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Discussion Starter #1
My yard borders on a parking lot. We've decided to put up a living fence of Emerald Green Arborvitae. We're going to be putting in trees over ~70 foot length. We'll be planting 4 foot trees (2 gallon?). I'm trying to plan what to do and have done some investigating. We were going to do this in stages over a number of months or maybe even a year.

Would it be better to start at one end and work to the other in stages or plant every third or fourth one, then plant additional stages between them until its full?

What is the minimum spacing between trees to get a gapless hedge? I've read as little as 2 feet although 3 feet seems more common.

Is there a best way to prepare the ground? We plan on digging up the existing plants and tilling because it hasn't been tilled in almost 20 years. Is there a best recipe of stuff to till in?

Water occasionally and heavily to keep ground damp for first year? Miracle Grow once a year? Ignore it like it's not there otherwise?

Is pruning recommended? We planted two EGArborvitae by our old house 25ish years ago. One was splayed almost flat by a snow storm and was cut down. The other is now 20ish feet tall with three bulbous heads. Looks like a triffid (of Day of the Triffids fame) I've heard that training to a single leader will make the plants more resistant to snow damage and give it a straighter, narrower profile. Is this a good idea? Or even true?
 

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My yard borders on a parking lot. We've decided to put up a living fence of Emerald Green Arborvitae. We're going to be putting in trees over ~70 foot length. We'll be planting 4 foot trees (2 gallon?). I'm trying to plan what to do and have done some investigating. We were going to do this in stages over a number of months or maybe even a year.

Would it be better to start at one end and work to the other in stages or plant every third or fourth one, then plant additional stages between them until its full?

What is the minimum spacing between trees to get a gapless hedge? I've read as little as 2 feet although 3 feet seems more common.

Is there a best way to prepare the ground? We plan on digging up the existing plants and tilling because it hasn't been tilled in almost 20 years. Is there a best recipe of stuff to till in?

Water occasionally and heavily to keep ground damp for first year? Miracle Grow once a year? Ignore it like it's not there otherwise?

Is pruning recommended? We planted two EGArborvitae by our old house 25ish years ago. One was splayed almost flat by a snow storm and was cut down. The other is now 20ish feet tall with three bulbous heads. Looks like a triffid (of Day of the Triffids fame) I've heard that training to a single leader will make the plants more resistant to snow damage and give it a straighter, narrower profile. Is this a good idea? Or even true?
If you have the space, you might want to consider Leyland Cypress instead, as they grow much taller and fuller, and according to people here, EGA are attractive to deer, if that's a problem in your area.

I don't think EGA's grow 70', moreso 12'-14' on average with a width of about 4', but LC easily do.
 

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Discussion Starter #3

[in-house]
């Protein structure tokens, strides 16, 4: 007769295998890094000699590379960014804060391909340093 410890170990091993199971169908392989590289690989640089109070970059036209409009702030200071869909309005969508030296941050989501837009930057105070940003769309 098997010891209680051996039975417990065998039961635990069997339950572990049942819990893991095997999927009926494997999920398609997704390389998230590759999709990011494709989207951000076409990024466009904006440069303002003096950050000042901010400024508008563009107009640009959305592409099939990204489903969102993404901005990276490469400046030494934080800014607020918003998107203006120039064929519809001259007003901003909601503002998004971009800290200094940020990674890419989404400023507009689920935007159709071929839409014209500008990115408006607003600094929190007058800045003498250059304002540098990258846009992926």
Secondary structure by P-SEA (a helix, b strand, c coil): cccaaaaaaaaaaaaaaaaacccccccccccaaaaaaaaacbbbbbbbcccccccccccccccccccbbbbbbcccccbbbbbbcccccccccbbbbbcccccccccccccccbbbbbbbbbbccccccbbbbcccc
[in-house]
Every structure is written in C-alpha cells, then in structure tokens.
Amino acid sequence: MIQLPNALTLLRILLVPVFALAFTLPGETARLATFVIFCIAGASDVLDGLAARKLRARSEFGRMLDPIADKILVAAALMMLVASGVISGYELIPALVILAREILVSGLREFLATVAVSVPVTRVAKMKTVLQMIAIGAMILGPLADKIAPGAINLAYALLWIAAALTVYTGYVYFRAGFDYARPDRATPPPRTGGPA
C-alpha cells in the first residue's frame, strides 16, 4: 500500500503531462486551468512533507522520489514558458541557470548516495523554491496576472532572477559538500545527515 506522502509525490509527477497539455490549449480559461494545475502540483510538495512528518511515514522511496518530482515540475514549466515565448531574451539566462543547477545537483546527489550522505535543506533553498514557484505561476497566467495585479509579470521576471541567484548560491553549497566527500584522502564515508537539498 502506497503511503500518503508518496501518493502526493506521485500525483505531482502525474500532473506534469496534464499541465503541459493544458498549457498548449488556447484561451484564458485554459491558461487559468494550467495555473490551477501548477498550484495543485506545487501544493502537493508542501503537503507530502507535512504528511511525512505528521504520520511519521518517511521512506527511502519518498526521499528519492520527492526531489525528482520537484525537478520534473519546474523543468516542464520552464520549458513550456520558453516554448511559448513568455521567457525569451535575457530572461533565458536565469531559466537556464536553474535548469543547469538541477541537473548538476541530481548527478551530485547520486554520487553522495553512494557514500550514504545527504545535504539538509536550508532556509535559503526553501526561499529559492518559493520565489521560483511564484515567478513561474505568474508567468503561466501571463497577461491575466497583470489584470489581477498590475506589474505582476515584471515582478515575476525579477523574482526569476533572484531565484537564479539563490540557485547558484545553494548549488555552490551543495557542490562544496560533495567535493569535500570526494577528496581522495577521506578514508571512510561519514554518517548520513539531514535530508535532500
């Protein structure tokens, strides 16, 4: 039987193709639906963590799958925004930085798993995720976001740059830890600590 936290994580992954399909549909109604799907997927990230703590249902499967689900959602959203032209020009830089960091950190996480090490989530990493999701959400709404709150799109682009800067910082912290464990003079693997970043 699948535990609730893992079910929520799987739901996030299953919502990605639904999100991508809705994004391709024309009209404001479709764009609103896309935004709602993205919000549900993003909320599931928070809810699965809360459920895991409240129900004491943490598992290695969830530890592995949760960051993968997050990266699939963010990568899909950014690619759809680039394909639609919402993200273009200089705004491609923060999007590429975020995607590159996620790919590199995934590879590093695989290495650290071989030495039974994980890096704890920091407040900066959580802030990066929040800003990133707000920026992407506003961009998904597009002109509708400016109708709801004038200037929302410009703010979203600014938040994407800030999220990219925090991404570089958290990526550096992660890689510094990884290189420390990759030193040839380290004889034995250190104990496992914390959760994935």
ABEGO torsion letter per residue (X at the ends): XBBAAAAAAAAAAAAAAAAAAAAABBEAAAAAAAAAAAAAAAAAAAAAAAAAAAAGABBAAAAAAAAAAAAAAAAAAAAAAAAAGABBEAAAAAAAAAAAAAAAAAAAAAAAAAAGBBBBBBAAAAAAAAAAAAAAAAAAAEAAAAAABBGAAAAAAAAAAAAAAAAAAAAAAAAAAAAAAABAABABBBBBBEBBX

I don't think we have deer for miles. Well inside city limits.

The 70' is horizontal. That's the border with the parking lot. I'm looking at something between 24 and 36 trees depending on spacing.

We want the EGA for it's lighter color and narrow profile. The Leland spreads more than we want. What I really wanted was Italian Cypress, but they won't grow in St. Louis.
 

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I don't think we have deer for miles. Well inside city limits.

The 70' is horizontal. That's the border with the parking lot. I'm looking at something between 24 and 36 trees depending on spacing.

We want the EGA for it's lighter color and narrow profile. The Leland spreads more than we want. What I really wanted was Italian Cypress, but they won't grow in St. Louis.
I understand why you want EGA instead b/c it's more compact, but it will take a bit of time for all that to fill in.

I also understand that LC grows wide, but it can also be trimmed, and has a softer look.
 

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Lelands are pretty short lived 20 years max. How did your other Arborvitae do over the winter in St. Louis? When I lived in Iowa we saw lots of die off from the cold winters.
 

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Discussion Starter #6
One was killed by snow damage, not cold. And I remember that right after we left that house where we planted the arborvitae, we had a -13F winter which is like the second coldest day I've seen in half a century. So cold isn't an issue.
 

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I would space that variety 3 feet apart. Amend the soil by adding one part compost, one part fresh topsoil, and one part sand (for drainage). If your soil is that old, I would remove it.

Water them as needed. Feel the soil to see if it is dry.

It would be better if you started at one end and continue on from there. In this way, you don't have to worry about fitting additional Arborvitae in between existing plants.
Arborvitae are pretty hardy. They are not fast growers, but are a good choice in narrow locations.

Susan
http://www.landscape-design-advice.com
 
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